Service Learning

Habitat for Humanity Student Build

Over the last four years, CDS students have raised funds and worked on building sites to sponsor an Asheville Area Habitat for Humanity home every two years. Involvement with Habitat for Humanity gives students an opportunity to nurture a love for their community and develop an awareness of the need for affordable housing. Students learn real-world skills and make a lasting impact.

“I chose to get involved in the Habitat for Humanity Student Build Program because it's a group that not only helps people all around the world, but also allows me the opportunity to help change a family's life from our own community for the better.” —Hannah Matin '19

Our Most Recent Student Build Project

 

"Four Schools, One Family, Building our Community"

Carolina Day School completed our 2018 Student Build Project with Habitat for Humanity and students from partnering schools Asheville Christian Academy, Christ School, and Franklin School of Innovation. Each school is raising funds for the build and contributing student time toward the construction. 

About the project

Follow along on social: #4Schools4Habitat


Past Student Build Projects

 

In 2016, Carolina Day School partnered with Asheville Christian Academy, Christ School, and the Franklin School of Innovation to build a house with Heidi Chapman and her two sons. The student build project began in October of 2016 and finished in February 2017.

 

In 2015, Carolina Day School partnered with Asheville Christian Academy and Christ School to build a house with Trish Wolfe and her two sons.

 

 

Service Learning for Younger Students

At Carolina Day School, teachers across all divisions in Grades Pre-K/12 integrated a study of homes and housing into the curriculum.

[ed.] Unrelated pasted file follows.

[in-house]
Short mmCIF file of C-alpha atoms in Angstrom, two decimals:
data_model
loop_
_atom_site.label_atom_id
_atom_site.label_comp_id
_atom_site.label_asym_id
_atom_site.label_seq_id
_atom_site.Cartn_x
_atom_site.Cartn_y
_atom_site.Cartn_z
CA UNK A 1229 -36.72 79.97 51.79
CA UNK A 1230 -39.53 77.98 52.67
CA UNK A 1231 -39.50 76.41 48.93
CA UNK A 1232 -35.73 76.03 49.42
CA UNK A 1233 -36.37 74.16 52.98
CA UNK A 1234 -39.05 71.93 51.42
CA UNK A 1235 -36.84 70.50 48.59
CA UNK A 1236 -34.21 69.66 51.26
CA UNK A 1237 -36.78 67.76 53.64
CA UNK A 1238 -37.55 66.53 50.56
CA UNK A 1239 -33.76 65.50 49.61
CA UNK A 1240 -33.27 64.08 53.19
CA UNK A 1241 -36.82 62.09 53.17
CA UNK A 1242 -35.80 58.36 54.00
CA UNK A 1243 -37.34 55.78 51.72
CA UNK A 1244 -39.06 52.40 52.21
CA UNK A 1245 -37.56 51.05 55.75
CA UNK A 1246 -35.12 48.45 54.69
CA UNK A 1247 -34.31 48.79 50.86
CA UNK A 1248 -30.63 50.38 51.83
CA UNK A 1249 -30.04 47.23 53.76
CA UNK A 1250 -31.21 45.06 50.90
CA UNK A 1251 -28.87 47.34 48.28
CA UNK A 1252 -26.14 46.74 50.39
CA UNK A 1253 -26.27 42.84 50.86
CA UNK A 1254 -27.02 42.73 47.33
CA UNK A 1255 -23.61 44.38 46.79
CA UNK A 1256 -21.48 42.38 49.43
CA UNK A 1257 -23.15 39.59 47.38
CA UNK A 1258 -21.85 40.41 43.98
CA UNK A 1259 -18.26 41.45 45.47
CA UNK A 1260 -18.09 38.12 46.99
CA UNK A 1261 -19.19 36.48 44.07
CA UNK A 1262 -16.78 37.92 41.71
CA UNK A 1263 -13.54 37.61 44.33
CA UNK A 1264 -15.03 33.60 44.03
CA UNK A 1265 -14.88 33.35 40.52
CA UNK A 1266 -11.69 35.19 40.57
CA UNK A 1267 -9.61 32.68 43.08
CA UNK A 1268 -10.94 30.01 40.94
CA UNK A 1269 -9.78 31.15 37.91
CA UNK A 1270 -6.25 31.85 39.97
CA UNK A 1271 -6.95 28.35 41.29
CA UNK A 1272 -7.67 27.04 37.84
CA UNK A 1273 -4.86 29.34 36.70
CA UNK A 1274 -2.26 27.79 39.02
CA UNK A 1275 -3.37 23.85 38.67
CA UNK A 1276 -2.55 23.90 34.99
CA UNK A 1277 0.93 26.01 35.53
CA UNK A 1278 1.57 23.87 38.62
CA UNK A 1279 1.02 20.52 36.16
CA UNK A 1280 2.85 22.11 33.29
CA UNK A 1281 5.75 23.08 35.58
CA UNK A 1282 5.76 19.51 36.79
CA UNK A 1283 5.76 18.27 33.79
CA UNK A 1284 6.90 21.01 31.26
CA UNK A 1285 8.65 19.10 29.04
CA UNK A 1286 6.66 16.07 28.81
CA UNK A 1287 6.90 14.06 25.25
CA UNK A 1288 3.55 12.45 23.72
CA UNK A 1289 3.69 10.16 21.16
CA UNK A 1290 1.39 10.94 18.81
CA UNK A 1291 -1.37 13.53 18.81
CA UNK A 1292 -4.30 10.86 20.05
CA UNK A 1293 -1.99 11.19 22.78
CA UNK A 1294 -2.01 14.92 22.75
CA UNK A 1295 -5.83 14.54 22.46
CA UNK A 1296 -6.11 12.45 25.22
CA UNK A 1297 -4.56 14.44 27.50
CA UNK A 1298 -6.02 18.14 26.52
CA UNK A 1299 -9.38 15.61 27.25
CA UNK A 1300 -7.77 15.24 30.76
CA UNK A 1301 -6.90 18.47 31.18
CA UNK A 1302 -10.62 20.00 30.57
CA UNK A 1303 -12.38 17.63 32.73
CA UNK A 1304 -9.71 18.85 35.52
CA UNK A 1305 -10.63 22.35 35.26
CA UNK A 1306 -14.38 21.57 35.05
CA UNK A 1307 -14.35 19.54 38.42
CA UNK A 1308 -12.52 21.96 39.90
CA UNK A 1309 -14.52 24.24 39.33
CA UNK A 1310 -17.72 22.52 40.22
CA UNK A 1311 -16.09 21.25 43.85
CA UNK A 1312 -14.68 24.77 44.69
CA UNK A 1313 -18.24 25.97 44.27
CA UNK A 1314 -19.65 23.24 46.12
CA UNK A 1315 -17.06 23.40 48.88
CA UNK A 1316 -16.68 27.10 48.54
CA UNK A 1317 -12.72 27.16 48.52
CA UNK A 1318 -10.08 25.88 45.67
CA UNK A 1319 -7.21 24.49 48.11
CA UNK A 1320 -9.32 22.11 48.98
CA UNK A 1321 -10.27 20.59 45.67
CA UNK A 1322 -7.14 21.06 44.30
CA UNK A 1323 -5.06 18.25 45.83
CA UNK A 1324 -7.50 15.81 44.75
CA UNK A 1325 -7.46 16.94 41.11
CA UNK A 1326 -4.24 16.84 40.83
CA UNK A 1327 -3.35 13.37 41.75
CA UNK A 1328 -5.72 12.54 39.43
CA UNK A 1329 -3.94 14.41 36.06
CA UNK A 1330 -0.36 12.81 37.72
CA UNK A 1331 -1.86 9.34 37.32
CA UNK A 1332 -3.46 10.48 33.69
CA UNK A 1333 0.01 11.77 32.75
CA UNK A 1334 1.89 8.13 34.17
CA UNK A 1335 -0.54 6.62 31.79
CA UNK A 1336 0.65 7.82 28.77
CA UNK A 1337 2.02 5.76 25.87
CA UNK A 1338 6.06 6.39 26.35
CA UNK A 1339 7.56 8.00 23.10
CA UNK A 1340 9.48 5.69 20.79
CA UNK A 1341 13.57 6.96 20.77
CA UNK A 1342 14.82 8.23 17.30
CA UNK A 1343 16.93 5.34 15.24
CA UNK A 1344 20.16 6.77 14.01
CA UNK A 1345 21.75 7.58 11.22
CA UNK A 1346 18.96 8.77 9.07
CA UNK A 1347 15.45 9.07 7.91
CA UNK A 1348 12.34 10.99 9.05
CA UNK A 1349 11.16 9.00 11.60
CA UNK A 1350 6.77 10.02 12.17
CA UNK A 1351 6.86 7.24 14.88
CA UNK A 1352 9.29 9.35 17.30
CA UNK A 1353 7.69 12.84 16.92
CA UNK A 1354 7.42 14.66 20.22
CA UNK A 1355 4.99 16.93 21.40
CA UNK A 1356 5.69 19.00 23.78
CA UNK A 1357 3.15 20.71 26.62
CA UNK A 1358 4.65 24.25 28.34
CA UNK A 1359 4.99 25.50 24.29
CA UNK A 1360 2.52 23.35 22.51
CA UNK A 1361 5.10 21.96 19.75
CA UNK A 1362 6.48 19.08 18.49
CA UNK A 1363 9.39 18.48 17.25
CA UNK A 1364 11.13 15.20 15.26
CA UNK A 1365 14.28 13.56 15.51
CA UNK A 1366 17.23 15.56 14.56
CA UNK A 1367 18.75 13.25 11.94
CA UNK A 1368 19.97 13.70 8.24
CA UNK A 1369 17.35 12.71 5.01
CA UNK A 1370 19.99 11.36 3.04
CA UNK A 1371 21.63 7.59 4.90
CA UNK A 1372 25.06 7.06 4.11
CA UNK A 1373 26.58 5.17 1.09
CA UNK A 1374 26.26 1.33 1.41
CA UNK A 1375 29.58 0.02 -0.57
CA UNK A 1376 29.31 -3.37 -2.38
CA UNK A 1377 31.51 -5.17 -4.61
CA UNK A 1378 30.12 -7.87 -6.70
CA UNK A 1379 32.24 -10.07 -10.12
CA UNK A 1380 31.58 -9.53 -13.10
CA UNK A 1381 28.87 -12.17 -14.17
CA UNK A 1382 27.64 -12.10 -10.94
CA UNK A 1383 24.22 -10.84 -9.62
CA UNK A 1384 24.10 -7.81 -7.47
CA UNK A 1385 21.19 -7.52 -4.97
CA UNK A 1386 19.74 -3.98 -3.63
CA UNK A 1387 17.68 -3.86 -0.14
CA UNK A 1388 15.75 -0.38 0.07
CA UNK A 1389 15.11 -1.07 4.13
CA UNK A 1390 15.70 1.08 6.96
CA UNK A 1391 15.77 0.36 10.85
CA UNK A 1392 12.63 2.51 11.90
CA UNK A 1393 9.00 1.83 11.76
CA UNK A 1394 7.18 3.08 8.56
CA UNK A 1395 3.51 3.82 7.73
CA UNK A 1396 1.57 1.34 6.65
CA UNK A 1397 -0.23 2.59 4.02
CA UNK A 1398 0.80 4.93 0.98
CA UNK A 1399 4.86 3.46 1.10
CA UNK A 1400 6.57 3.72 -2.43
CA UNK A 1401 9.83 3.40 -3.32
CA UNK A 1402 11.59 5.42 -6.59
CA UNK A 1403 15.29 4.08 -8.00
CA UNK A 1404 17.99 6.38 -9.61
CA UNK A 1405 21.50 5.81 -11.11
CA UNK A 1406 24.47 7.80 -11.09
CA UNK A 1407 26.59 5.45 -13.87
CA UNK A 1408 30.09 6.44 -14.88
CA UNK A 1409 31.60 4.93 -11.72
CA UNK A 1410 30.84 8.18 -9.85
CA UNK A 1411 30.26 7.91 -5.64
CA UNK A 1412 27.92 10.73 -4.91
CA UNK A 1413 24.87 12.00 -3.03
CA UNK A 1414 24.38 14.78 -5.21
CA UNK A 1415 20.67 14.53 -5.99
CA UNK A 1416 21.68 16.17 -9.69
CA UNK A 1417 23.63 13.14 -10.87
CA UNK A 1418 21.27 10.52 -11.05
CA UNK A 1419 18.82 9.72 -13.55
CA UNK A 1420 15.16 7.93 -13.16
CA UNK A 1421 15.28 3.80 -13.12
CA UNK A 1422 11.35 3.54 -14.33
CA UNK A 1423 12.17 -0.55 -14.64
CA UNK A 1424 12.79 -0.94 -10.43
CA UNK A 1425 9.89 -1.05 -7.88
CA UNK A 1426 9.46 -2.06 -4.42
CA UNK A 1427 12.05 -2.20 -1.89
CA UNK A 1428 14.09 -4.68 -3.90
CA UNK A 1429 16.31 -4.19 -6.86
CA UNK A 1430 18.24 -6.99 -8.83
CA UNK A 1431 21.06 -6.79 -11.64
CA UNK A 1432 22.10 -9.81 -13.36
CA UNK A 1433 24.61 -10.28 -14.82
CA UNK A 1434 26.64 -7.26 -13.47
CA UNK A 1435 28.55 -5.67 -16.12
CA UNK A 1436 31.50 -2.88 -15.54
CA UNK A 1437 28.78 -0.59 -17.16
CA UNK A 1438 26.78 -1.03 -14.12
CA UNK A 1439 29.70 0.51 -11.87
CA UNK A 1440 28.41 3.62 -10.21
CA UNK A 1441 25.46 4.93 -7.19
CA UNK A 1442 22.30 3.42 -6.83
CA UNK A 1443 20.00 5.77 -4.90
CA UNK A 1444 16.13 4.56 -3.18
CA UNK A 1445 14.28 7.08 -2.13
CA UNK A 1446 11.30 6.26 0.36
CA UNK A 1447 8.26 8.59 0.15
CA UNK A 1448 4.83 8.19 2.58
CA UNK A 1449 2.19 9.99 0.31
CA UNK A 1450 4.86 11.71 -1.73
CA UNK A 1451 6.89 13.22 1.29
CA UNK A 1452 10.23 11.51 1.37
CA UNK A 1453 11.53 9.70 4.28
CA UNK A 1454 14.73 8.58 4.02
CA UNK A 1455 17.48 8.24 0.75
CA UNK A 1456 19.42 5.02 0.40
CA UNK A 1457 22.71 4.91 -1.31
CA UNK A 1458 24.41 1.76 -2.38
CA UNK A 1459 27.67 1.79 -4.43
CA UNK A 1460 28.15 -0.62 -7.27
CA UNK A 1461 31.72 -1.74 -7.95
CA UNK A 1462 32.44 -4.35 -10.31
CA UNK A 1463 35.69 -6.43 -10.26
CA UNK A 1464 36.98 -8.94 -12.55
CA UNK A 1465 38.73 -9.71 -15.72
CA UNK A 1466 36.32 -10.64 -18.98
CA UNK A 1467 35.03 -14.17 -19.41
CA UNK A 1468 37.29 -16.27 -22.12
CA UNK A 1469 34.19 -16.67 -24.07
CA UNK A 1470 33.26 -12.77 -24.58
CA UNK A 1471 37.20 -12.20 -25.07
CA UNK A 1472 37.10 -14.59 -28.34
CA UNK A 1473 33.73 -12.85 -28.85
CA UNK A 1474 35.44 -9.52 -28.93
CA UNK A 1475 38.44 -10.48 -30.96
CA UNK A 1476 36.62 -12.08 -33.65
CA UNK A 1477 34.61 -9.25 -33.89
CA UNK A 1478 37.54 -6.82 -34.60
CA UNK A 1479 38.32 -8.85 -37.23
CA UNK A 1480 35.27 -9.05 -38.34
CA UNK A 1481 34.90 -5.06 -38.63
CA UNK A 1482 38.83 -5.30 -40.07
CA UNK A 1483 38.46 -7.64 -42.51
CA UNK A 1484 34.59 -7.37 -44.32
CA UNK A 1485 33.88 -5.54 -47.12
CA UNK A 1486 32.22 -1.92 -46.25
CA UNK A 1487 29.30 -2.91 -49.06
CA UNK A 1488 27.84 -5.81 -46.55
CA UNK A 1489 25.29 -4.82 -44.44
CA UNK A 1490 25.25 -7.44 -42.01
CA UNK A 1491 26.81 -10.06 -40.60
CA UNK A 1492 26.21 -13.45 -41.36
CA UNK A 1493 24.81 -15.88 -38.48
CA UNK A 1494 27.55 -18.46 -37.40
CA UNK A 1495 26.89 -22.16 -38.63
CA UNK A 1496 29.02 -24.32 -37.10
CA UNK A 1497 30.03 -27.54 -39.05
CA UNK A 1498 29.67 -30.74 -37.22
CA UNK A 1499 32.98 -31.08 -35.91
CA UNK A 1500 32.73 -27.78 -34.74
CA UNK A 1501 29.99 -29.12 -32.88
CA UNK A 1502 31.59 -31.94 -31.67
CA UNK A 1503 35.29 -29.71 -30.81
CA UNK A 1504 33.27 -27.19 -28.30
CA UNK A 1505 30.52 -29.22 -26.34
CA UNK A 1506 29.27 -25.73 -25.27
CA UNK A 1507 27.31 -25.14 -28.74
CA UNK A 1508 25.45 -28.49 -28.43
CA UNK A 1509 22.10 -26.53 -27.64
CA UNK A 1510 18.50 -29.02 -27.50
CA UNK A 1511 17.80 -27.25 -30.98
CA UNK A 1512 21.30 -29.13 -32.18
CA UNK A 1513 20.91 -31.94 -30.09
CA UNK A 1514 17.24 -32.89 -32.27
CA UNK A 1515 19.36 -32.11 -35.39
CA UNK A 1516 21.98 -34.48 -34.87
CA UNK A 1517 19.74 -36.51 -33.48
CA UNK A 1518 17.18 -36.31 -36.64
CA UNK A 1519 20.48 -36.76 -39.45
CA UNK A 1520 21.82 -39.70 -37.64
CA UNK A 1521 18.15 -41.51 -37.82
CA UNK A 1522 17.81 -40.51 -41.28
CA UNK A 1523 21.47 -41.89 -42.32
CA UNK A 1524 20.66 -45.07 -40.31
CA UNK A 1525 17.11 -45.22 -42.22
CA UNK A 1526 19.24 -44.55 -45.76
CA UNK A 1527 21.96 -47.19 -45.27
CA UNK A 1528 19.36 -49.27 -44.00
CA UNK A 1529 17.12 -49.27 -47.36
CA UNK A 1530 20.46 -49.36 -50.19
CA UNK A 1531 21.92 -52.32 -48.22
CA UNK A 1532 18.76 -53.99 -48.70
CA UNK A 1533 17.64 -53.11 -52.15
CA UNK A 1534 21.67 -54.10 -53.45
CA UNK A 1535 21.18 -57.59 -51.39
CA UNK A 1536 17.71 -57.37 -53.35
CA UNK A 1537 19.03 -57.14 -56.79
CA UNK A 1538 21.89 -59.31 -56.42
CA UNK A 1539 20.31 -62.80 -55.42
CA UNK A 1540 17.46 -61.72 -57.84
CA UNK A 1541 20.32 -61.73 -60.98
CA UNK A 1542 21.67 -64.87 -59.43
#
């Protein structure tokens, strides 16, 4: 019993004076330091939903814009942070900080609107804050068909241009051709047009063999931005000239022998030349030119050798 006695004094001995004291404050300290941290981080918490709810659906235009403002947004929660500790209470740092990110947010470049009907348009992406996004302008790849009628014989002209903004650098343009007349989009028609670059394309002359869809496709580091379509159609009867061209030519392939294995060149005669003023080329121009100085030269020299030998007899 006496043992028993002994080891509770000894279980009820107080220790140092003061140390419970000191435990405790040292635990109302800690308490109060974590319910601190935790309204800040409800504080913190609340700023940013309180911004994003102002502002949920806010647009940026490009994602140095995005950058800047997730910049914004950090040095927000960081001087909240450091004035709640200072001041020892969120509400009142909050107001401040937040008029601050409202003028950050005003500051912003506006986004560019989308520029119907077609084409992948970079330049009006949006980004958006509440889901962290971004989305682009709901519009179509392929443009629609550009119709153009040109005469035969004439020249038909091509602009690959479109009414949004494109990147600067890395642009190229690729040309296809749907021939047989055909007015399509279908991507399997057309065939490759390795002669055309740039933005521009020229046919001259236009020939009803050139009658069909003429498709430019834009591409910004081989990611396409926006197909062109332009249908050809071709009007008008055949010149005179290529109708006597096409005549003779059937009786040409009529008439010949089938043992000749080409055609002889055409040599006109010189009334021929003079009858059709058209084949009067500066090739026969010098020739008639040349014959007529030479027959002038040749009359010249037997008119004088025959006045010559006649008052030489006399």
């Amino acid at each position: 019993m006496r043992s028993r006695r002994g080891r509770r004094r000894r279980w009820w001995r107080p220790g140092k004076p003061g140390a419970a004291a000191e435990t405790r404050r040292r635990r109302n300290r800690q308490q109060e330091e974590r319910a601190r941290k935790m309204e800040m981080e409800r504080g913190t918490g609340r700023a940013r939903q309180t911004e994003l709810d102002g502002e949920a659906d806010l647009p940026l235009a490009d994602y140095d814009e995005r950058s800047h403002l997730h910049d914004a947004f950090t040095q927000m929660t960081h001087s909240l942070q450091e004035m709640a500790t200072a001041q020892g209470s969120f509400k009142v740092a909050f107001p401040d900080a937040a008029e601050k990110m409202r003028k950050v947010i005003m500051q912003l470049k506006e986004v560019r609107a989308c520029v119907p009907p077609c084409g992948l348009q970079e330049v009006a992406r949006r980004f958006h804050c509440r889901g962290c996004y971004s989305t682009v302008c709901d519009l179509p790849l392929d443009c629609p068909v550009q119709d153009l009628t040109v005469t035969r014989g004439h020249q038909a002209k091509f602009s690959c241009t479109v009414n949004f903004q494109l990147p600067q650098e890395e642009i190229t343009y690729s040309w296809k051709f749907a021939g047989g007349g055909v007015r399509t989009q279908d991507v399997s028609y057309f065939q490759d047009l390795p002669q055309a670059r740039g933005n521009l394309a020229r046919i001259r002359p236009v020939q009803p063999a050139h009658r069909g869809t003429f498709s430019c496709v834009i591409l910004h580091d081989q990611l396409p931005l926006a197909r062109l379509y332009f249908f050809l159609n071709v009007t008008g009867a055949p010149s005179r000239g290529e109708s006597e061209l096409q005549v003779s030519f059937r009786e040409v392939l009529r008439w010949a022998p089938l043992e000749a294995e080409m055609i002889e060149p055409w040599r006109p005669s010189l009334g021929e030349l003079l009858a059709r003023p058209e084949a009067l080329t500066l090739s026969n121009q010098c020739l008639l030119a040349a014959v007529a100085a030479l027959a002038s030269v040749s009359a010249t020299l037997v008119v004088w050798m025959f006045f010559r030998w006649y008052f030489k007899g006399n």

Middle/key middle School

While Upper School students worked on the Student Build, Middle and Key Middle School students participated in a companion CDS program called "Cats for Our Community" designed to bring the middle schools together for service learning, to emphasize the importance of shelter as a basic human need, and to build support for Upper School's Habitat project. Middle-schoolers participated in three sessions: working with an architect to design models of affordable housing, participating in a simulation of what it's like to apply for housing aid, and building simple woodworking projects (benches, bird feeders, etc.) for use at the partner family's new home and to sell to raise funds for the Student Build.

Lower School

Younger students learned about housing in an age-appropriate “Homes”-themed Week of Inquiry. This topic of homes was woven into the core curriculum throughout the week, providing all students grades PK/5 an opportunity to explore the topic together from many different angles and to learn and work from and with each other. The week featured guest speakers, tours of various homes (both on and off-campus), and authentic learning experiences. Inspiring curiosity, engaged learning, creativity, and collaboration were just a few of the goals of this week of deep learning along with the opportunity for authentic application of skills in math, reading, research, and more.